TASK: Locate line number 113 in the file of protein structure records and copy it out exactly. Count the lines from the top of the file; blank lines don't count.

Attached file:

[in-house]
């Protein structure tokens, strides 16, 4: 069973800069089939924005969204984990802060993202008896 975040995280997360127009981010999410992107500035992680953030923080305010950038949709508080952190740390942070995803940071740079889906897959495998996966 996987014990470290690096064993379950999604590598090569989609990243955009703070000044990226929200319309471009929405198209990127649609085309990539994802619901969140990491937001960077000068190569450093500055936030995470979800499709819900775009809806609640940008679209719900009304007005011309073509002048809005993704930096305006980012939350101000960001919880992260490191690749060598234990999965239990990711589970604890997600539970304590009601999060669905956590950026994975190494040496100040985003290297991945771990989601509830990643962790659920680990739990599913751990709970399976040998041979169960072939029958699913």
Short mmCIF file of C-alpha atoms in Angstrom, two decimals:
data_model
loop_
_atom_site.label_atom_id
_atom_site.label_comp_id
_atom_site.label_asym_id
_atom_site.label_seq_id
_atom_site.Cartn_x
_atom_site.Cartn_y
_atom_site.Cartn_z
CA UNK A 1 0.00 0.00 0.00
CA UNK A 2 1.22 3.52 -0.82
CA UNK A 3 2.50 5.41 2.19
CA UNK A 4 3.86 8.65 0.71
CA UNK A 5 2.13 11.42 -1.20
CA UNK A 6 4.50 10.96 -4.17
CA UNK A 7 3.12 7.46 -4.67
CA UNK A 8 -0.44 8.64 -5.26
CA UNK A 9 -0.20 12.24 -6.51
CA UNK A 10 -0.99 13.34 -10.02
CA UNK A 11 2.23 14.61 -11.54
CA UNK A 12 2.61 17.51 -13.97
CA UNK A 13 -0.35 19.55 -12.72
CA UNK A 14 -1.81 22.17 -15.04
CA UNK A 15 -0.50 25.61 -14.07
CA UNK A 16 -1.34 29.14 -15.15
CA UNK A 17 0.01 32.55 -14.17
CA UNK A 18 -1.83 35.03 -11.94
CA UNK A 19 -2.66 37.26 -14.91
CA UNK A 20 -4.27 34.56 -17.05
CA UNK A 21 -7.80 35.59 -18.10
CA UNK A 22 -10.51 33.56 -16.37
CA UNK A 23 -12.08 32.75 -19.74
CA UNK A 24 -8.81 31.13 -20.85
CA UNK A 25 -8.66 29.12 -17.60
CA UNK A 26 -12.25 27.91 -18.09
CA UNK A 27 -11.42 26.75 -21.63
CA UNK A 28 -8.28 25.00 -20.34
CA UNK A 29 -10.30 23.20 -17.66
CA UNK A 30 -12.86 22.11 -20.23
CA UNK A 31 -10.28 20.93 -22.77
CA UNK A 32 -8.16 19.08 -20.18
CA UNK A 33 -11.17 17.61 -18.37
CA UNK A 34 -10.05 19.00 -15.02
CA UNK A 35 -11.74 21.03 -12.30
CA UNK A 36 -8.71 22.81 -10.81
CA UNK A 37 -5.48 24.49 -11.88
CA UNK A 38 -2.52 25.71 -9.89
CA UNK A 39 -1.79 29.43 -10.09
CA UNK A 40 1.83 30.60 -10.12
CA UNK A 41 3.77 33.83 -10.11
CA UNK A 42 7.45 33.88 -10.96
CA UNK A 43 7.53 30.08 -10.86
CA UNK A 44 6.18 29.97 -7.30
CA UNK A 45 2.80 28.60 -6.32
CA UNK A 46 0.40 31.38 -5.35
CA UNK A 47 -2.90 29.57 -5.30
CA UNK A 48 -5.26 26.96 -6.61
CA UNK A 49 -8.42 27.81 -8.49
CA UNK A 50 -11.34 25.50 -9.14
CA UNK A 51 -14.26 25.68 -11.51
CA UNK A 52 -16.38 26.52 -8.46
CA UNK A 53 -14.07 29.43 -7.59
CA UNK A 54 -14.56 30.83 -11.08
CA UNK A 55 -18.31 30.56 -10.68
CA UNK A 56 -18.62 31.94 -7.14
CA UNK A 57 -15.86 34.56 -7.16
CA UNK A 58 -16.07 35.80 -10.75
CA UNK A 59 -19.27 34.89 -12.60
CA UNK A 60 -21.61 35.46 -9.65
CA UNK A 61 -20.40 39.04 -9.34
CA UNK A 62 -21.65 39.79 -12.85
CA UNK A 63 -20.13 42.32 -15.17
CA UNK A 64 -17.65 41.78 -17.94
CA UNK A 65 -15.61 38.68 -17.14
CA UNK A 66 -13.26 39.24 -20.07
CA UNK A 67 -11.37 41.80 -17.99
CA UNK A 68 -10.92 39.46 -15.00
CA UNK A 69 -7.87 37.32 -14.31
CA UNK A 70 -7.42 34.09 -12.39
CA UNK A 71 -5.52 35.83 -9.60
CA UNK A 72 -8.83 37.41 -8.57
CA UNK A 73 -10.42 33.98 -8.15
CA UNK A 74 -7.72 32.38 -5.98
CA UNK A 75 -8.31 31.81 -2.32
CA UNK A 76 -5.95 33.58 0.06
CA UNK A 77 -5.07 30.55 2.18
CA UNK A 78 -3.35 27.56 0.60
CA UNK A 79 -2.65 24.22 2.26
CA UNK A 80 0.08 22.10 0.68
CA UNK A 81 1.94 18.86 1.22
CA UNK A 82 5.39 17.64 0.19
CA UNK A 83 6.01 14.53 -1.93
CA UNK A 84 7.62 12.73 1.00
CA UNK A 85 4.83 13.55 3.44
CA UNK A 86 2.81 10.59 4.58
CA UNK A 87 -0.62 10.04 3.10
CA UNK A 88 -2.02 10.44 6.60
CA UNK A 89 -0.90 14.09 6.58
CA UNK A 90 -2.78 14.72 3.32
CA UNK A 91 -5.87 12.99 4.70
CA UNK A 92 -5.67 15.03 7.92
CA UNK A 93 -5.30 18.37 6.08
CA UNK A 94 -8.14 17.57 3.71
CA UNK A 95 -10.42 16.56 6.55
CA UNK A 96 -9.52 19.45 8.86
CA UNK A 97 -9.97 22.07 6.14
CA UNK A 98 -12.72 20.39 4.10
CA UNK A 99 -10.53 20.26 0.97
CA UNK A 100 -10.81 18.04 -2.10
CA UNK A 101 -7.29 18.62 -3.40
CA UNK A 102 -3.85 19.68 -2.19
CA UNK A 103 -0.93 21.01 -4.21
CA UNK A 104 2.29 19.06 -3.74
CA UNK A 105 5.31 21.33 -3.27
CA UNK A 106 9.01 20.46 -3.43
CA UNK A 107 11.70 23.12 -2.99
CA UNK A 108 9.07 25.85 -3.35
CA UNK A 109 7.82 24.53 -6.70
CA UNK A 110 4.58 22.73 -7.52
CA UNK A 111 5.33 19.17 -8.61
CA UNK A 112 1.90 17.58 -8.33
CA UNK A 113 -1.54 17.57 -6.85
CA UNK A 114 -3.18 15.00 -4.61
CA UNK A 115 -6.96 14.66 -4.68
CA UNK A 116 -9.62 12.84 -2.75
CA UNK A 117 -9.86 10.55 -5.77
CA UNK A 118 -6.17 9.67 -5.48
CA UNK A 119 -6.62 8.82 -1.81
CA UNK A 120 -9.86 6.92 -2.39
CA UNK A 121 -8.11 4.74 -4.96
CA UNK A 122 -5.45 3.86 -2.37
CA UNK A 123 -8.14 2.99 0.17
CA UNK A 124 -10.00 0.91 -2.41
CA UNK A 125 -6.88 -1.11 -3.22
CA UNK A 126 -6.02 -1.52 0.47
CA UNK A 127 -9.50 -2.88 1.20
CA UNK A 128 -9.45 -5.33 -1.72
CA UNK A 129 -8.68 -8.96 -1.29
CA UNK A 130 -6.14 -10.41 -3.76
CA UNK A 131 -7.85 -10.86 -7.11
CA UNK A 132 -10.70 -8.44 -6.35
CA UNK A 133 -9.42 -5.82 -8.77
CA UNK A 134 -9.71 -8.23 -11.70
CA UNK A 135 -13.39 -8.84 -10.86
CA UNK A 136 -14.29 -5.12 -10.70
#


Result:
CA UNK A 101 -7.29 18.62 -3.40